Golden Plover (Pluvialis apricaria) Science Article 4
Most studies of climate-driven changes in avian breeding phenology have focused on temperate passerines, yet the consequences of such environmental change may be more deleterious for other avian taxa, such as arctic and sub-arctic waders (Charadrii). We therefore examine large-scale climatic correlates of the breeding phenology of one such species (golden plover Pluvialis apricaria), and the timing of emergence of their adult tipulid prey, to assess the potential for climate change to disrupt breeding performance. Golden plover .rst-laying dates were negatively correlated with both March and April temperature, the mean laying date of .rst clutches was additionally negatively correlated with March rainfall. The timing of .nal laying dates were negatively correlated with April temperature only. The timing of tipulid emergence was negatively correlated with May temperature. In combination with historical climatic data, these models suggest a 9-day advancement of golden plover .rst-laying dates occurred during the 1990s, although this remains within the range of natural variation for the twentieth century. The magnitudes of predicted changes in mean and .nal laying dates, and the timing of tipulid emergence, were smaller. Climate predictions for 2070-2099 suggest potential advances in .rst-laying dates by 25 days, whilst the timings of mean and .nal laying dates are predicted to change by 18 days and 13 days, and tipulid emergence by 12 days. Given the importance of adult tipulids to young golden plover chicks, these changes may result in a mismatch between the timing of .rst-laying dates and tipulid emergence, so reducing the success of early breeding attempts. Modelling suggests that these changes could reduce breeding success in a South Pennines population by about 11%.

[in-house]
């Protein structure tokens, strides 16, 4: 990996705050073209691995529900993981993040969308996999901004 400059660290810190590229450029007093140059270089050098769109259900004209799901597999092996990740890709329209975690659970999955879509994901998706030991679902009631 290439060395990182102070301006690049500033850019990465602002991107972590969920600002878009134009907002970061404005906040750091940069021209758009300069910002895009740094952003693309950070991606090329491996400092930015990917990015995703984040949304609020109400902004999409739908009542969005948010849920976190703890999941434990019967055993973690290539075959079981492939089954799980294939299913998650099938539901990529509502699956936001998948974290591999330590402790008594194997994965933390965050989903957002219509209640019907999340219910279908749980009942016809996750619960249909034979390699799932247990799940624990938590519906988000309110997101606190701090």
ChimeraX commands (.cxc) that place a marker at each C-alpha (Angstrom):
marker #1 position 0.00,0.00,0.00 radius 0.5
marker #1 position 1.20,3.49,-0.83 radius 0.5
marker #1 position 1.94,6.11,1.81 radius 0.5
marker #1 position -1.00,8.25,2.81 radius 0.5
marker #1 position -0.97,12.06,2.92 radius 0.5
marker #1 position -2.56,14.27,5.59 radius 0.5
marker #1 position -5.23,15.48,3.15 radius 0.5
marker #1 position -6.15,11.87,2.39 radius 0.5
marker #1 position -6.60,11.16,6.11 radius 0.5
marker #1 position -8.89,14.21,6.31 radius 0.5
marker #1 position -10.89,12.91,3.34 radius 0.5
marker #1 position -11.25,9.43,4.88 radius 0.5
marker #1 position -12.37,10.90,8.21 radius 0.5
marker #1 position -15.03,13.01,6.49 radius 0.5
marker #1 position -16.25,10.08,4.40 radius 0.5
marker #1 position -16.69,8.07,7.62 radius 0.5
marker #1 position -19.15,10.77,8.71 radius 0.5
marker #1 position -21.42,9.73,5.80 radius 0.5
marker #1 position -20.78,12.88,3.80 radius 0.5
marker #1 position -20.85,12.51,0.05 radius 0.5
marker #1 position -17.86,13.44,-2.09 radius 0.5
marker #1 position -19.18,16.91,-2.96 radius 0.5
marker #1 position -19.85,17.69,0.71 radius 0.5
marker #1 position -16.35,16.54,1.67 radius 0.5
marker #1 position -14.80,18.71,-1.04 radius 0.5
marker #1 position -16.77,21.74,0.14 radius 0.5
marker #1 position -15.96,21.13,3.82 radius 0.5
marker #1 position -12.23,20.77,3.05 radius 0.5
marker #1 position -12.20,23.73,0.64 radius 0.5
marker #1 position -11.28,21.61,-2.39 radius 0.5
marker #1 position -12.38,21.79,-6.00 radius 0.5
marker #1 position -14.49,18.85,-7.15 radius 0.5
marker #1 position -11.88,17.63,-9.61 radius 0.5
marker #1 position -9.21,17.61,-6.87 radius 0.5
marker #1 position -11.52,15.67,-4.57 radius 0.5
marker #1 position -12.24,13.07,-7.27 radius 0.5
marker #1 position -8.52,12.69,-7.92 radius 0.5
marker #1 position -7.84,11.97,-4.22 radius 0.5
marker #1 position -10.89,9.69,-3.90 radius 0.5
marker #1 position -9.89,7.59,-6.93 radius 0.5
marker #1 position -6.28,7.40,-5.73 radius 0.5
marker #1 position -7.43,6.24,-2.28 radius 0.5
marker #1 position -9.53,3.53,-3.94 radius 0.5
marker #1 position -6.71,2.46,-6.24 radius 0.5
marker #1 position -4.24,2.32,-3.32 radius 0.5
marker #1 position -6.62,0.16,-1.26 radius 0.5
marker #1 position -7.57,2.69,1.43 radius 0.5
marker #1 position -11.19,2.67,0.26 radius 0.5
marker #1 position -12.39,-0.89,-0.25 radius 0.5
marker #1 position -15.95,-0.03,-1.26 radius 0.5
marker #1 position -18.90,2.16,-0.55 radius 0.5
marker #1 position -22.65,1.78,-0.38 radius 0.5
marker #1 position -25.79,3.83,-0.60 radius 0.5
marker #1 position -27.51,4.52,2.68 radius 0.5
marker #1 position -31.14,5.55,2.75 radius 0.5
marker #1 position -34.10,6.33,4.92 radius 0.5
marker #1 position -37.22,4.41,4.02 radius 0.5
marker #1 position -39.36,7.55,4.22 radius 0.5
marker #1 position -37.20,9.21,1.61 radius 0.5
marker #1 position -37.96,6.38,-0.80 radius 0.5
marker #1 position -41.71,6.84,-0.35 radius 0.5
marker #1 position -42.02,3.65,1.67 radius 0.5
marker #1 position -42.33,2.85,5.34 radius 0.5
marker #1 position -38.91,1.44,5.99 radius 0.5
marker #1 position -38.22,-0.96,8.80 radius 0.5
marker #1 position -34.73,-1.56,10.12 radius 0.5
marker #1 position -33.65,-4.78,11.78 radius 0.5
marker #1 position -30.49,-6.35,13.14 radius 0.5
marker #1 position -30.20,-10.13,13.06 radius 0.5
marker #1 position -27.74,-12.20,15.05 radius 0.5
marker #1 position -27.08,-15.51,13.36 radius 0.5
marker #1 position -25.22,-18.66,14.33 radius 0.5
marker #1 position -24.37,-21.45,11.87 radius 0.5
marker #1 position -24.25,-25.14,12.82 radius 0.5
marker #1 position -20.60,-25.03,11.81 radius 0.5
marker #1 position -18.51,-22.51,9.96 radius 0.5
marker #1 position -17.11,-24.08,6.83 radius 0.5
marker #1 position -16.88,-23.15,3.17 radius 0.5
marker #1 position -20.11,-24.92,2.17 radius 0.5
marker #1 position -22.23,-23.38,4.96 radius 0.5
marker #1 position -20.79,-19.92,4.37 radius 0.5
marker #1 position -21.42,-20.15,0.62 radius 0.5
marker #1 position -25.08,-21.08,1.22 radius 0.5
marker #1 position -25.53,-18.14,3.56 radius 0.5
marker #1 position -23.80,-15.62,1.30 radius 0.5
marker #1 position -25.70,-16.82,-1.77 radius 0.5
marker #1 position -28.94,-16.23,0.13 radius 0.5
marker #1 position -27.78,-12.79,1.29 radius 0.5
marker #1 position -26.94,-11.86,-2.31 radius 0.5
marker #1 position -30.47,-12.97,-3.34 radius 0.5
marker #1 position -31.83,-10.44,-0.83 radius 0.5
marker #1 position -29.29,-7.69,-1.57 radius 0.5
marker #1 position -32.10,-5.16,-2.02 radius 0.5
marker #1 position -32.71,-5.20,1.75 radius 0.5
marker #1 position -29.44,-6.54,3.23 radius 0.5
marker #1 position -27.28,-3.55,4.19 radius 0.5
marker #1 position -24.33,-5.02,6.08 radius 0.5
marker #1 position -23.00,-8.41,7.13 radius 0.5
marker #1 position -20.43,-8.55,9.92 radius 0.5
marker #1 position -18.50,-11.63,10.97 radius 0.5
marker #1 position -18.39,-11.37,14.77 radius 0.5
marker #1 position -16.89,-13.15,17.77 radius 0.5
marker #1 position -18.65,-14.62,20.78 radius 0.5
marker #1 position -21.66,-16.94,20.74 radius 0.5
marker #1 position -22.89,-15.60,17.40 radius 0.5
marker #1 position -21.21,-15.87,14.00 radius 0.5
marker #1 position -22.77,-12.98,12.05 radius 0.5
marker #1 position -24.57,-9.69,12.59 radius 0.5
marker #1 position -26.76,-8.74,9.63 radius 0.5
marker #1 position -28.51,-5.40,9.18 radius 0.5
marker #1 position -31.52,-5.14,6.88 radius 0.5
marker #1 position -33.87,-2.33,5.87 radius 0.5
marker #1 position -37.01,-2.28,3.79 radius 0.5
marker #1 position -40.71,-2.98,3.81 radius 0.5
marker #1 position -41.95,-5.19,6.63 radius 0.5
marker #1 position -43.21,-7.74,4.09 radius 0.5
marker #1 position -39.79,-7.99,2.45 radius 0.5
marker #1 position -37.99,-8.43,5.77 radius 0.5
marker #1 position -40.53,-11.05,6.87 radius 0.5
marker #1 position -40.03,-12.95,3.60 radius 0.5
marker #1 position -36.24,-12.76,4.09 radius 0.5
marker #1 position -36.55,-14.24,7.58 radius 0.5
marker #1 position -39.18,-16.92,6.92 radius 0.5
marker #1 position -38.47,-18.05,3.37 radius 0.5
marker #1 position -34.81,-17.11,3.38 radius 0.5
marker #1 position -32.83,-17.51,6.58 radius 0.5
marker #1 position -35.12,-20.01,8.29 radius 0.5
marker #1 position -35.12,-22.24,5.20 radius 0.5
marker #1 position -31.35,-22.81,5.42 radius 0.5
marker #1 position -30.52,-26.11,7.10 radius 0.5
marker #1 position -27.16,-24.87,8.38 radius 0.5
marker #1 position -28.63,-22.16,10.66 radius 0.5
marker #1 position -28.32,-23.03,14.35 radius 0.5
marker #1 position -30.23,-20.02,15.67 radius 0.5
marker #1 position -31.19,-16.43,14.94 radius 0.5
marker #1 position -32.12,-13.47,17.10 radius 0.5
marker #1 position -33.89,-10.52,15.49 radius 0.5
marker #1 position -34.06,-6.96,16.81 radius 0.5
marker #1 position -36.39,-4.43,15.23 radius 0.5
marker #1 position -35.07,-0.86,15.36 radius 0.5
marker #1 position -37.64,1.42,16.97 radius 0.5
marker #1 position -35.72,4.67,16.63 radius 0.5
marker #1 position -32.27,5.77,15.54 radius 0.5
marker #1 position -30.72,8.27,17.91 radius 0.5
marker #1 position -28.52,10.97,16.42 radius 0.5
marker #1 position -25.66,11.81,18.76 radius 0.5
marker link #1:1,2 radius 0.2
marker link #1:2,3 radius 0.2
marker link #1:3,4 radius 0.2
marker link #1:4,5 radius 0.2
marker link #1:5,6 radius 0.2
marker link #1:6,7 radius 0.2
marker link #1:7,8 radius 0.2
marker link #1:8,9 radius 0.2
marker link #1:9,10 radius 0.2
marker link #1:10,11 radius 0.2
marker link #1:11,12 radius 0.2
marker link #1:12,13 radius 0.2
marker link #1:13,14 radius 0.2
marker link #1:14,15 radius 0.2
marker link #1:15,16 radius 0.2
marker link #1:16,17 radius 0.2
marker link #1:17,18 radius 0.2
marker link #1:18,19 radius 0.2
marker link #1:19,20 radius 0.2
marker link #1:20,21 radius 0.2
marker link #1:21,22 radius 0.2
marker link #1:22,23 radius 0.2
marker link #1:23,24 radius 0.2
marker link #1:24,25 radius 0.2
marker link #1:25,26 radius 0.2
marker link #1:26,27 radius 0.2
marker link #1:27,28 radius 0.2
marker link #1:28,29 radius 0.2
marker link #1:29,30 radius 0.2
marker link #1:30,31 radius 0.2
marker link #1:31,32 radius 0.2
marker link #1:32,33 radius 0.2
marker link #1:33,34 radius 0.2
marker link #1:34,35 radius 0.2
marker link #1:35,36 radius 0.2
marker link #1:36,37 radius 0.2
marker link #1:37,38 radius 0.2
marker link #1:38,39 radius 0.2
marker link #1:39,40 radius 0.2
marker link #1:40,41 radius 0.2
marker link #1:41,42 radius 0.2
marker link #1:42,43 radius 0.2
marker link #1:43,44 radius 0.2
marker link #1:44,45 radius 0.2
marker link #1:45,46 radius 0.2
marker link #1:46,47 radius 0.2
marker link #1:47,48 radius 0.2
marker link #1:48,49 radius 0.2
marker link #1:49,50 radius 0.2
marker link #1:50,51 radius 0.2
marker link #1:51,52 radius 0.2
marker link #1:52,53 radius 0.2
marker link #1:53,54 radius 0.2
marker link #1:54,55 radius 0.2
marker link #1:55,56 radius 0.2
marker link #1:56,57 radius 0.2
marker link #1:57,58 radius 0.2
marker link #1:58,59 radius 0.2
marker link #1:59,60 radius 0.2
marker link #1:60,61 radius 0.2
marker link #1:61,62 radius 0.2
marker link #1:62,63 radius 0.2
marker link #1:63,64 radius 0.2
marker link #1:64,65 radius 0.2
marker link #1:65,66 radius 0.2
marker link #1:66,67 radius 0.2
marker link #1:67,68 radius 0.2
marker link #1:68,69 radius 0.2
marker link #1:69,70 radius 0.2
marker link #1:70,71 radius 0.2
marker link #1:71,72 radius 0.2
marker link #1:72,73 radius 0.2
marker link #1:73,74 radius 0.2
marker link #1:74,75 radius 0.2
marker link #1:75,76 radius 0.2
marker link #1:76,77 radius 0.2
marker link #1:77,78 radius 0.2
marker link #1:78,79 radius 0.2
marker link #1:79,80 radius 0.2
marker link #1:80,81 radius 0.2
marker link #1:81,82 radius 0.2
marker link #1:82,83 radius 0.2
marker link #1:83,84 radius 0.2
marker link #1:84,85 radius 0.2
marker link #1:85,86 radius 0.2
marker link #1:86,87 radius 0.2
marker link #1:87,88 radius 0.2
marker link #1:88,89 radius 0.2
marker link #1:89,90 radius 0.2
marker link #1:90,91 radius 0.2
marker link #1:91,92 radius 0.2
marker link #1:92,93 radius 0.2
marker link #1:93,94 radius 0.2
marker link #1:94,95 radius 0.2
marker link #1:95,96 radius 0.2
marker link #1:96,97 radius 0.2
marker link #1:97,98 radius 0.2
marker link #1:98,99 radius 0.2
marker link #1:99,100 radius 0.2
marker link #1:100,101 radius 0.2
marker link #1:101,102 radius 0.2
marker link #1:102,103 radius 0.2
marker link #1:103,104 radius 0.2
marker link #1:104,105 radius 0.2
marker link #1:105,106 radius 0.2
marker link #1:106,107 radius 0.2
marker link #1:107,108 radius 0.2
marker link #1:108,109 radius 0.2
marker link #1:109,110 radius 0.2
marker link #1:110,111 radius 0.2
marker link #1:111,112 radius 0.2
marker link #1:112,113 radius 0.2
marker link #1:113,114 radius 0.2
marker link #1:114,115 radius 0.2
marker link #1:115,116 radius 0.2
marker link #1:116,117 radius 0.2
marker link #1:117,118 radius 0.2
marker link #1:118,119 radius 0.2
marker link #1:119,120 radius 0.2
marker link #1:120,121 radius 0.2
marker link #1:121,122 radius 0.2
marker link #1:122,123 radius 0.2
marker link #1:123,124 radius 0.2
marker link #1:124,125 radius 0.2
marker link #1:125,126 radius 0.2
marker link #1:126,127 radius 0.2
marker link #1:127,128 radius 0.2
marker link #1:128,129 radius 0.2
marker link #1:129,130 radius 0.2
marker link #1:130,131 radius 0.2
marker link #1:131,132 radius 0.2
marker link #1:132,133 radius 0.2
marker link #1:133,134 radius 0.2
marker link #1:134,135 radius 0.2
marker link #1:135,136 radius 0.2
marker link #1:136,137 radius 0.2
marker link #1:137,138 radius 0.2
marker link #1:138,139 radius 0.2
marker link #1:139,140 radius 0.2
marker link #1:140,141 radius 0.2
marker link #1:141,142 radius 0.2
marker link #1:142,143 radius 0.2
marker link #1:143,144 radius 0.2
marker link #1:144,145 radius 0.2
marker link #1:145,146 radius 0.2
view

J. W. Pearce-Higgins D. W. YaldenM. J. Whittingham, Oecologia (2005) 143: 470-476